What is STEM exactly?

STEM – Science, Technology Engineering and Math

Starting with Engineering as the center of the universe, all the other subjects are supporting players. Scientists get busy and discover things that engineers use to provide a solution to a social need.

  • Science – observing, identifying, describing, experimenting
  • Technology – advancing, progressing, creating, achieving
  • Engineering – building, designing, making, constructing
  • Math – measuring, formulating, quantifying, computing
Science – visual representation

Science is…
Science (from Latin scientia, meaning “knowledge” – systematically builds and organizes knowledge in the form of testable explanations and predictions about the universe. Science seeks to explain the phenomena of the material universe.

In the 17th and 18th centuries scientists began to formulate knowledge in terms of laws of nature such as Newton’s laws of motion. The word “science” became increasingly associated with the scientific method itself, as a disciplined way to study the natural world, including physics, chemistry, geology and biology.

This is a really long list of links to branches of science. The diagram helps to understand the range of topics that the general term “science” covers.

The point we are making here is – although there is a lot of interesting stuff covered by the S in STEM, we wouldn’t know much about most of it without the E – Engineering.

  • Darnaby Kindergartners Learn Engineering (video 1:57) – kindergartners explain how engineering relates to the story of, “The Three Little Pigs.” These students are some of the first in the nation to begin benefitting from Darnaby Elementary School joining Project Learning Tree’s pilot program focused on a school-wide implementation of new curriculum involving STEM: Science, Technology, Engineering and Math.

New approaches to Math

  • Jack Appreciates Math – textbook explores the various ways math is used in the routine activities that are part of everyday life. The book uses the story form to illustrate how a regular guy repeatedly encounters math and the need for math skills. It demonstrates how math is integrated into everything from personal finance, to nutrition and exercise, to scheduling. Calculating probability is linked to Powerball and Mega Millions. Modular arithmetic pops up in check digits, clocks and calendars, and personal data.

Optional extras – more than Science, Technology, Engineering and Math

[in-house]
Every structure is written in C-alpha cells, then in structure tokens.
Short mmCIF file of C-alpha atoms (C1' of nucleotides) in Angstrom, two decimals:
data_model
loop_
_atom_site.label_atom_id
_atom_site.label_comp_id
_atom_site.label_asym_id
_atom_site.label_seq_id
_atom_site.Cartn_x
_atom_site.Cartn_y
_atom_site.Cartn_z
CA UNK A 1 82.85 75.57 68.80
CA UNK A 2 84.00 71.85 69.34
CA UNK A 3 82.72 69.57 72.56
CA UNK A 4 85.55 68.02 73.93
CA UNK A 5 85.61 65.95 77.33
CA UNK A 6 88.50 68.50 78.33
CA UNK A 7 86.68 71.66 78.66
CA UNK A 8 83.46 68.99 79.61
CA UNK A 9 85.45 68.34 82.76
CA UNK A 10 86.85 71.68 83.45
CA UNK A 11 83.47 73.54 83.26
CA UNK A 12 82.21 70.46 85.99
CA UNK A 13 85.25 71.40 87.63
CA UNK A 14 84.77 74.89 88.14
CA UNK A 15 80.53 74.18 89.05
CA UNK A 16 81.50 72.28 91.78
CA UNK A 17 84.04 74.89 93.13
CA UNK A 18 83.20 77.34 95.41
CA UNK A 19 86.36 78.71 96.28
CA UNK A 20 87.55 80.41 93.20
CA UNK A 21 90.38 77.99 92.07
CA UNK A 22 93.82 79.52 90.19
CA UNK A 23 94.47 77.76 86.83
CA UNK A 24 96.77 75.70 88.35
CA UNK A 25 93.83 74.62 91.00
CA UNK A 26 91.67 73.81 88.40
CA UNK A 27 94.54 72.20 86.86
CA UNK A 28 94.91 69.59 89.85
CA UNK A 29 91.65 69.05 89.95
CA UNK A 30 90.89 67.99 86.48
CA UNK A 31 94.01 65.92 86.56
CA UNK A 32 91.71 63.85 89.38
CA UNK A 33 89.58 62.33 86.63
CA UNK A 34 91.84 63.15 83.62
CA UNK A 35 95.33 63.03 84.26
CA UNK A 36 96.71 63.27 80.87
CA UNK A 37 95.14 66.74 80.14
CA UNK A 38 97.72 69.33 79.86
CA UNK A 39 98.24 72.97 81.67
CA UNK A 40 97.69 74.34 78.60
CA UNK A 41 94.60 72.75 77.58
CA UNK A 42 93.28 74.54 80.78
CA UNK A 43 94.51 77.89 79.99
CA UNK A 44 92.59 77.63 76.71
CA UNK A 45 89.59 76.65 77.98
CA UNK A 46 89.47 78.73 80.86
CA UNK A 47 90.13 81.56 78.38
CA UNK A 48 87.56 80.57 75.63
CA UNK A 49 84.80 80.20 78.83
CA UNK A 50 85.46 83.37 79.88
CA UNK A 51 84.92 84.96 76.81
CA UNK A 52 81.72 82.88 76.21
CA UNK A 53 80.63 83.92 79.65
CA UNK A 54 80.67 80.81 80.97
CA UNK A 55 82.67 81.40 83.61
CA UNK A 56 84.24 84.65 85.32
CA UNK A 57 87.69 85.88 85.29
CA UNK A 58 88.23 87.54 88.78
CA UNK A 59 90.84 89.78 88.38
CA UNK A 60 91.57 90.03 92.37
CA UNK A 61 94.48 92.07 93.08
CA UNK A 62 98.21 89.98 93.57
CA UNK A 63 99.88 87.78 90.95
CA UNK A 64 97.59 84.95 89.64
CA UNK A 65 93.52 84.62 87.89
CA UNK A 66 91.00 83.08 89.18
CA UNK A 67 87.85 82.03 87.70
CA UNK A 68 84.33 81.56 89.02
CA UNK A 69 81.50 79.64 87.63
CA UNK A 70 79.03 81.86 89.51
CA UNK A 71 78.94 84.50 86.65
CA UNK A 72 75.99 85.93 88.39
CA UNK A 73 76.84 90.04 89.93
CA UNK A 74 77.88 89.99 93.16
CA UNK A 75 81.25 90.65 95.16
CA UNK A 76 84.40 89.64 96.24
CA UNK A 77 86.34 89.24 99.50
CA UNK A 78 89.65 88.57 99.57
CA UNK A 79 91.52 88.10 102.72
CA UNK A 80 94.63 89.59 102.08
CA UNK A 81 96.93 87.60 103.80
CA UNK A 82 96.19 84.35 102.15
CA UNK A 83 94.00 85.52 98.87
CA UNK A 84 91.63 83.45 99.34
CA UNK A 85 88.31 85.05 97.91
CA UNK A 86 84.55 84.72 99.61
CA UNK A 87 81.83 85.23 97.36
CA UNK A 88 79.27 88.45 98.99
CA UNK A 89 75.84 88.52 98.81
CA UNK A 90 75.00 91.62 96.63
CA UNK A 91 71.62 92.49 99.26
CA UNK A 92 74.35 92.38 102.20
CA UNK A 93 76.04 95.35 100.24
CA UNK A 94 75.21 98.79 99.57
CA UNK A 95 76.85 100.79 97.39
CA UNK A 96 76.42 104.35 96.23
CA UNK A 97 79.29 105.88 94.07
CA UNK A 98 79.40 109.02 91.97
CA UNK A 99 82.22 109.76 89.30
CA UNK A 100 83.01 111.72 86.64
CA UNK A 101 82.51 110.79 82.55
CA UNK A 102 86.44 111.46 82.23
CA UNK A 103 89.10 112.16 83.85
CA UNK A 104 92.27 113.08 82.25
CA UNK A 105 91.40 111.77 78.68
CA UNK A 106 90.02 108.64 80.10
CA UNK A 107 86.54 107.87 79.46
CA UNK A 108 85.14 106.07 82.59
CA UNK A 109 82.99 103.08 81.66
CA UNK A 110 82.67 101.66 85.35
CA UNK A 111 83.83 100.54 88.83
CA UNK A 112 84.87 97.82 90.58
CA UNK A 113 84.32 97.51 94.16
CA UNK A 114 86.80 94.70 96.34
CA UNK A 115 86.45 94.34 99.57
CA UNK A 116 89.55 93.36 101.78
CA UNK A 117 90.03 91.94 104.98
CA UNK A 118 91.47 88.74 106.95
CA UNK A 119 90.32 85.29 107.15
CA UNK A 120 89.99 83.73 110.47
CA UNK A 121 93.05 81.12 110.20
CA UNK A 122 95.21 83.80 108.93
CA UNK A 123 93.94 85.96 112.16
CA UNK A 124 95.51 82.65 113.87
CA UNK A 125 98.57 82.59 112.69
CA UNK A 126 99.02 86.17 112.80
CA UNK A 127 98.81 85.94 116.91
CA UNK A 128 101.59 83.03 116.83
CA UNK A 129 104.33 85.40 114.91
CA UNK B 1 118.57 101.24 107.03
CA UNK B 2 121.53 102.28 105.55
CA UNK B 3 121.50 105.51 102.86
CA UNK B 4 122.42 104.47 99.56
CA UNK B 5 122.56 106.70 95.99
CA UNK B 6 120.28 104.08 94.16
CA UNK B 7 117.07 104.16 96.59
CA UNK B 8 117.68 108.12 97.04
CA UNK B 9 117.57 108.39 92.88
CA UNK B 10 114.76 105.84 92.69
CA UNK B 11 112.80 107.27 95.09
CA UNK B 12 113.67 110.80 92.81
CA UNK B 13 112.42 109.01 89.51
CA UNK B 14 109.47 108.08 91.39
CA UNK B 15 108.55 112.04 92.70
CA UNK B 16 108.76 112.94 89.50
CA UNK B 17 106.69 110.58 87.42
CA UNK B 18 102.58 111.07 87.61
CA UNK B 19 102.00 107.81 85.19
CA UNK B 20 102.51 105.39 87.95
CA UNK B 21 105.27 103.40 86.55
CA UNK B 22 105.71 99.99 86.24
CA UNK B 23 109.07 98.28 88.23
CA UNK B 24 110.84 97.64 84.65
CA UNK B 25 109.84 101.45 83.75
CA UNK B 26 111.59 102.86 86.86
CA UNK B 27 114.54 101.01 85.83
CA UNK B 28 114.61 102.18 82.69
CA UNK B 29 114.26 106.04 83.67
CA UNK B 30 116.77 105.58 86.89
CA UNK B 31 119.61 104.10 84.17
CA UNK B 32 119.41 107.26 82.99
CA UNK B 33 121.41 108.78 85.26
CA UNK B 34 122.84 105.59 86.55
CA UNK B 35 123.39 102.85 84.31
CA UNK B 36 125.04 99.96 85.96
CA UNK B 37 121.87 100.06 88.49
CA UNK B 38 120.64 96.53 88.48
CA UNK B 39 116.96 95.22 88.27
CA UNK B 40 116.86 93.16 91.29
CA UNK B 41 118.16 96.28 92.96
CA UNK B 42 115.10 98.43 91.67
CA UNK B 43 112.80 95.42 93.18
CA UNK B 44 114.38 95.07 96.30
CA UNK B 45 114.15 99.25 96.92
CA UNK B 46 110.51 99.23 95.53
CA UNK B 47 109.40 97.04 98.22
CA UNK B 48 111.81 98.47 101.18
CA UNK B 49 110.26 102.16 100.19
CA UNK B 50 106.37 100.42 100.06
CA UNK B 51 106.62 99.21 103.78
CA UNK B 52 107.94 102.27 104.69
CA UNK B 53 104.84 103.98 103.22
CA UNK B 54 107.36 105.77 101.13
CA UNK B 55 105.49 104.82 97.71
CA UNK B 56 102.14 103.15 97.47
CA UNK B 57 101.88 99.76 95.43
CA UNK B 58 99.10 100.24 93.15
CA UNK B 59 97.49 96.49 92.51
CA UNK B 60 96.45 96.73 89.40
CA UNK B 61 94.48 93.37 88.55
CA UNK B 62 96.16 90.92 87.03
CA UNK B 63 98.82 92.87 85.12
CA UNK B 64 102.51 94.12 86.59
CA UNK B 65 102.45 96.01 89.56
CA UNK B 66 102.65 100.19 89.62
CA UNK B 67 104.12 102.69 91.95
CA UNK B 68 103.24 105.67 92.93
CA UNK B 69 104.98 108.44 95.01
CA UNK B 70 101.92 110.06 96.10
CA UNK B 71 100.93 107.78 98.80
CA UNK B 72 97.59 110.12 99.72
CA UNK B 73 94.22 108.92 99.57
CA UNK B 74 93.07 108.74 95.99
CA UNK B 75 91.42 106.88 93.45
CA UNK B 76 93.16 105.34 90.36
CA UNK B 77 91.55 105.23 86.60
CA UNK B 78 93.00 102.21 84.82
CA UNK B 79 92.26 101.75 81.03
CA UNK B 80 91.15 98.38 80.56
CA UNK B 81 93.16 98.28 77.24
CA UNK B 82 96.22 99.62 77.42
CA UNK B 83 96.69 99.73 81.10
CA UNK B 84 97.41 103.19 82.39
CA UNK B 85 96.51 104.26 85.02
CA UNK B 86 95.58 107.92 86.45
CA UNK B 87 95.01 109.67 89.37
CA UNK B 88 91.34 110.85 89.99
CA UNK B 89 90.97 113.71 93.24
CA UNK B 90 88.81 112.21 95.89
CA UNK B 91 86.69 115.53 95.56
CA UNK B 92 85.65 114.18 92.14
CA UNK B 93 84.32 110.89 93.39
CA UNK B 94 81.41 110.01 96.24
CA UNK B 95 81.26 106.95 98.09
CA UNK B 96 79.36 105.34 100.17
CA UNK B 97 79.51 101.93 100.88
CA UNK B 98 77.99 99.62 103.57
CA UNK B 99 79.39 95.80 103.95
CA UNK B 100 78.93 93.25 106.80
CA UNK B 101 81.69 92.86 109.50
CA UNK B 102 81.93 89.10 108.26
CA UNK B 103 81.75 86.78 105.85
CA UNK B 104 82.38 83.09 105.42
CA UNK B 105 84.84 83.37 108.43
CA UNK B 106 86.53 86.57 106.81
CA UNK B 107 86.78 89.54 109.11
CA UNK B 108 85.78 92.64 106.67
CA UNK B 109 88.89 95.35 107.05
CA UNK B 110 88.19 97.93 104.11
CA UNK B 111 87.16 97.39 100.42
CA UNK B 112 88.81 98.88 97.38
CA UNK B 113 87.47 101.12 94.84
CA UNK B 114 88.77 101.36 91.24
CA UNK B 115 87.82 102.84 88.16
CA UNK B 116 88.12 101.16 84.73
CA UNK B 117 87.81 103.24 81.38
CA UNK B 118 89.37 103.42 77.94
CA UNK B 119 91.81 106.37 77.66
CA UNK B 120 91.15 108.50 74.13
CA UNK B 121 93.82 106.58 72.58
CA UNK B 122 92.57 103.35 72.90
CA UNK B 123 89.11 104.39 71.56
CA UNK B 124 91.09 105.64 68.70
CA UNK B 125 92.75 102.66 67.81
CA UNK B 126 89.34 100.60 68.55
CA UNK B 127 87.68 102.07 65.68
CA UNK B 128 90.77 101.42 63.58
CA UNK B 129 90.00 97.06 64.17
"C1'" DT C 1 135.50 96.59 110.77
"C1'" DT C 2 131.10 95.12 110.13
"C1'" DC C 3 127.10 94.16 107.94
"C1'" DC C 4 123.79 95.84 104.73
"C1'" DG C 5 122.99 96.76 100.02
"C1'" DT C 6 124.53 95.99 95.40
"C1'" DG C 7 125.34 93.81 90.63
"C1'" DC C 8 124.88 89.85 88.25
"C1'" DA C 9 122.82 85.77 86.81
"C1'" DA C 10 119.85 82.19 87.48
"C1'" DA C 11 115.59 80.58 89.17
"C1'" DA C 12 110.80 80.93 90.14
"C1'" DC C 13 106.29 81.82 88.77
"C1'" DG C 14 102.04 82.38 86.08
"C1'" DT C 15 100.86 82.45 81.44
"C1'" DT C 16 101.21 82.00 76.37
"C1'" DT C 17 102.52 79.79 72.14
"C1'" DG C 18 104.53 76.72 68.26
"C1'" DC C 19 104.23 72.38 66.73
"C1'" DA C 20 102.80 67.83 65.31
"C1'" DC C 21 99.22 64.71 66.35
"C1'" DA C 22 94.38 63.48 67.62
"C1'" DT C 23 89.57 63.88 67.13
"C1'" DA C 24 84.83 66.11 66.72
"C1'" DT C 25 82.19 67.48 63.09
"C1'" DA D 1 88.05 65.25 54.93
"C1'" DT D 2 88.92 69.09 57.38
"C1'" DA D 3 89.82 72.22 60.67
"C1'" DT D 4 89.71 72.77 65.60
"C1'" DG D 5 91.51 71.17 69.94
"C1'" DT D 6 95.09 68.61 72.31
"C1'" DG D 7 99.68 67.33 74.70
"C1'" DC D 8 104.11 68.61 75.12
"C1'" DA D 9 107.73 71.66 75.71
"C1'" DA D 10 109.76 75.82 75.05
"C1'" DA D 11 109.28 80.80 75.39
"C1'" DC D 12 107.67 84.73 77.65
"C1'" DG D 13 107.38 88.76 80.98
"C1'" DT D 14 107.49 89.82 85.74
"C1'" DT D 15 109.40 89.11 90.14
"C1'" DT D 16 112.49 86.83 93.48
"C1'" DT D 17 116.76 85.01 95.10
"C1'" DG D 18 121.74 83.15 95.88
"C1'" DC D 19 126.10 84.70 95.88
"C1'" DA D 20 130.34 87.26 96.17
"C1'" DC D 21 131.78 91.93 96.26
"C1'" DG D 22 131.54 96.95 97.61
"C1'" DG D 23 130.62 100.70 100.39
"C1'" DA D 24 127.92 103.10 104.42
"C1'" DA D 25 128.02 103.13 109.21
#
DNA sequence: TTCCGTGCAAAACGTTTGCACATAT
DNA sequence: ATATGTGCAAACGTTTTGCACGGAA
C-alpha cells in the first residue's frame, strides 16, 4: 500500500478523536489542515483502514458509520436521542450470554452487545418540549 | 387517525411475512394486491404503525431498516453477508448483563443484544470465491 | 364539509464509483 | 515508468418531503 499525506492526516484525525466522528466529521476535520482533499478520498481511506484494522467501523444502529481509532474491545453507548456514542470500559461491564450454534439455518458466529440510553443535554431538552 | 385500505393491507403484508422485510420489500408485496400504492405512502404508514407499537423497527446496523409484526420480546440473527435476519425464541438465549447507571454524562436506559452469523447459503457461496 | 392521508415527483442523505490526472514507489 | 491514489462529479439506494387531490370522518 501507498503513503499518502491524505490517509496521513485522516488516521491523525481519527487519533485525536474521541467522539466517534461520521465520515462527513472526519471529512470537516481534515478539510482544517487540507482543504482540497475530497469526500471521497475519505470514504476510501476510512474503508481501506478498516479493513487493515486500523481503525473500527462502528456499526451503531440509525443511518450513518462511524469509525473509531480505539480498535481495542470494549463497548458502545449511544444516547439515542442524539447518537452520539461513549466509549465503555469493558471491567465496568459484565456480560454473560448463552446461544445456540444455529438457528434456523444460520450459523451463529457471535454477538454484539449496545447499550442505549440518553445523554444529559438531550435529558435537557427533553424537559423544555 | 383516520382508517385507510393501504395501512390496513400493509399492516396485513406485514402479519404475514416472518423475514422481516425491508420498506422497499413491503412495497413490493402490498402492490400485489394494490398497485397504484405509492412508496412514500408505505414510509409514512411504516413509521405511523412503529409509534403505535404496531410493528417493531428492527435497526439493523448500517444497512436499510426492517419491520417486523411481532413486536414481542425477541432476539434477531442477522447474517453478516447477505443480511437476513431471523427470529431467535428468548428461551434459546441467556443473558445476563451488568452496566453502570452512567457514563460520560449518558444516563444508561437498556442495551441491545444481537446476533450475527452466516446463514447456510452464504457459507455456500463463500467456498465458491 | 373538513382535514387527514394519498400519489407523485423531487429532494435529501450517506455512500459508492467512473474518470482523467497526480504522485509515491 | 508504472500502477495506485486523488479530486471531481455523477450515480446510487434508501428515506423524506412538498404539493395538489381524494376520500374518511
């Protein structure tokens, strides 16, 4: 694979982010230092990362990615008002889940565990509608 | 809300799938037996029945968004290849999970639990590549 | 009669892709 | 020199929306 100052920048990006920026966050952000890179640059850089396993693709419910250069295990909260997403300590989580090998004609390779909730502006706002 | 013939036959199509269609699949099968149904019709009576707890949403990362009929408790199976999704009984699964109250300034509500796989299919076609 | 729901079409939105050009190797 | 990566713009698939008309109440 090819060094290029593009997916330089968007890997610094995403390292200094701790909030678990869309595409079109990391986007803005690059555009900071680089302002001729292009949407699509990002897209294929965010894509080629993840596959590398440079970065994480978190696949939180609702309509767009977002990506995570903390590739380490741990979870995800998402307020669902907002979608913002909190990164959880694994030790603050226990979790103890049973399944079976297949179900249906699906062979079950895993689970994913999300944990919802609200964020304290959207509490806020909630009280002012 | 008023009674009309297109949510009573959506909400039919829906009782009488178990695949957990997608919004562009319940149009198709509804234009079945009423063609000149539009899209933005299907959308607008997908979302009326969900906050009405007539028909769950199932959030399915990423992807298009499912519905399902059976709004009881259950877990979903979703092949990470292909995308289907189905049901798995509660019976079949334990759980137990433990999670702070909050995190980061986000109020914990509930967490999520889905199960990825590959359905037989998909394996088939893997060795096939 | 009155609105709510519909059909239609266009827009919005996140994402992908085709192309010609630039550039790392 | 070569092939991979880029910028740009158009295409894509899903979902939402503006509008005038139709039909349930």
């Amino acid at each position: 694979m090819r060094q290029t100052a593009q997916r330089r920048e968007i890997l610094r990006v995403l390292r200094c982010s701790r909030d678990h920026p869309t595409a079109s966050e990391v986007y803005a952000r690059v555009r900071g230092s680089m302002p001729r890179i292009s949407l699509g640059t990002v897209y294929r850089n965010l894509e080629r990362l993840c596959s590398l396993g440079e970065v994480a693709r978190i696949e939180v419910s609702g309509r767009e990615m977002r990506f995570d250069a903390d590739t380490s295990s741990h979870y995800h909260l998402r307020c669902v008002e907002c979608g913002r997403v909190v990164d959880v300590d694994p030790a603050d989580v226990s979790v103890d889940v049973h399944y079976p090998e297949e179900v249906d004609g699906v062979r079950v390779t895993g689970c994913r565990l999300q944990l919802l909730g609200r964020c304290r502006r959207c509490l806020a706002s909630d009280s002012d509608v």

• A – Arts – poetry and robotics
  • H – Health – STEM-H
  • E – Education – education is an important component of any program, but should remain in the background with the focus on core subjects, particularly Engineering, as it is often overlooked.
  • G – Geography
  • x – STEMx: For years we have referred to STEM education — Science, Technology, Engineering and Math — but in today’s flat world the definition must be much broader. It must include disciplines like computer science, nanoscience and biotech as well as critical skills such as collaboration, creativity, communication, problem solving, inquiry, computational thinking and global fluency – expand the definition to encompass the wide range of skills and knowledge requisite for success in the high-tech world of work and global citizenship. .

Sample curriculum, lesson plans, project, activities

  • use their skills and imagination to create new ideas
  • Every Drop Matters: Providing Access to Clean Water – demonstrate how much of the Earth is covered by water, three-fourths, water-treatment systems, experiments with the rate of water flow, conservation methods
  • technology design loop – guide to problem solving – asking what’s the issue, brainstorming solutions, challenge to create the best outcome, test it out and finally evaluate the result.
  • project-based learning – team work, collaboration
  • presenting ideas – writing, presentations, public speaking

Engineering ideas

  • knowledge, testable explanations, predictions, material universe, laws of nature, scientific method, physics, chemistry, geology, biology